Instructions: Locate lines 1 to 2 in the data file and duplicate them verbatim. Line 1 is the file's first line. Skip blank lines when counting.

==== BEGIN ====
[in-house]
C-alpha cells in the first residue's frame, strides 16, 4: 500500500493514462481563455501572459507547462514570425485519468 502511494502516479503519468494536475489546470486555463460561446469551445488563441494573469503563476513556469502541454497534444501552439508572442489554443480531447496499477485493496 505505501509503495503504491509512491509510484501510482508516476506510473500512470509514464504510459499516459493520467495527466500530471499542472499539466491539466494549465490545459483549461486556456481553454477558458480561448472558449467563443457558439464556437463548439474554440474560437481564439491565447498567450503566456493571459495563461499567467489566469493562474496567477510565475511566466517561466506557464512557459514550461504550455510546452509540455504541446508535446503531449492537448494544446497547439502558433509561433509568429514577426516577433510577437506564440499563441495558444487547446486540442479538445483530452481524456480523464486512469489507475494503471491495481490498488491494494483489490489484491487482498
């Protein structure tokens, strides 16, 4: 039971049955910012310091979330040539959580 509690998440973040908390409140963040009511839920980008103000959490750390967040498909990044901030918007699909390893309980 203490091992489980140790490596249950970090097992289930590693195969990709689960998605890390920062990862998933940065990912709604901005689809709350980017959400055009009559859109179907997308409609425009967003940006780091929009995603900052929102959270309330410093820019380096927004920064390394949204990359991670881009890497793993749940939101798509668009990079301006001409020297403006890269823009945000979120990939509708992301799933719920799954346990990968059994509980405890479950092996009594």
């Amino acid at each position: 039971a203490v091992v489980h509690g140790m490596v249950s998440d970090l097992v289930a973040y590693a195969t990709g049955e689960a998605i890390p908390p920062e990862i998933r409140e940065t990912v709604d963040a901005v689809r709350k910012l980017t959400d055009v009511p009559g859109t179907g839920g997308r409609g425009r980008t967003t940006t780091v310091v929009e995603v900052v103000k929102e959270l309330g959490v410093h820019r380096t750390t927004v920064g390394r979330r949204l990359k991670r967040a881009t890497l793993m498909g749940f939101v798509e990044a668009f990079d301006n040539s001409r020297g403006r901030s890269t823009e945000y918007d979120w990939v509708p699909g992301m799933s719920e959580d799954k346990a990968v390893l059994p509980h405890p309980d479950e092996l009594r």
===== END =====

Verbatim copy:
[in-house]
C-alpha cells in the first residue's frame, strides 16, 4: 500500500493514462481563455501572459507547462514570425485519468 502511494502516479503519468494536475489546470486555463460561446469551445488563441494573469503563476513556469502541454497534444501552439508572442489554443480531447496499477485493496 505505501509503495503504491509512491509510484501510482508516476506510473500512470509514464504510459499516459493520467495527466500530471499542472499539466491539466494549465490545459483549461486556456481553454477558458480561448472558449467563443457558439464556437463548439474554440474560437481564439491565447498567450503566456493571459495563461499567467489566469493562474496567477510565475511566466517561466506557464512557459514550461504550455510546452509540455504541446508535446503531449492537448494544446497547439502558433509561433509568429514577426516577433510577437506564440499563441495558444487547446486540442479538445483530452481524456480523464486512469489507475494503471491495481490498488491494494483489490489484491487482498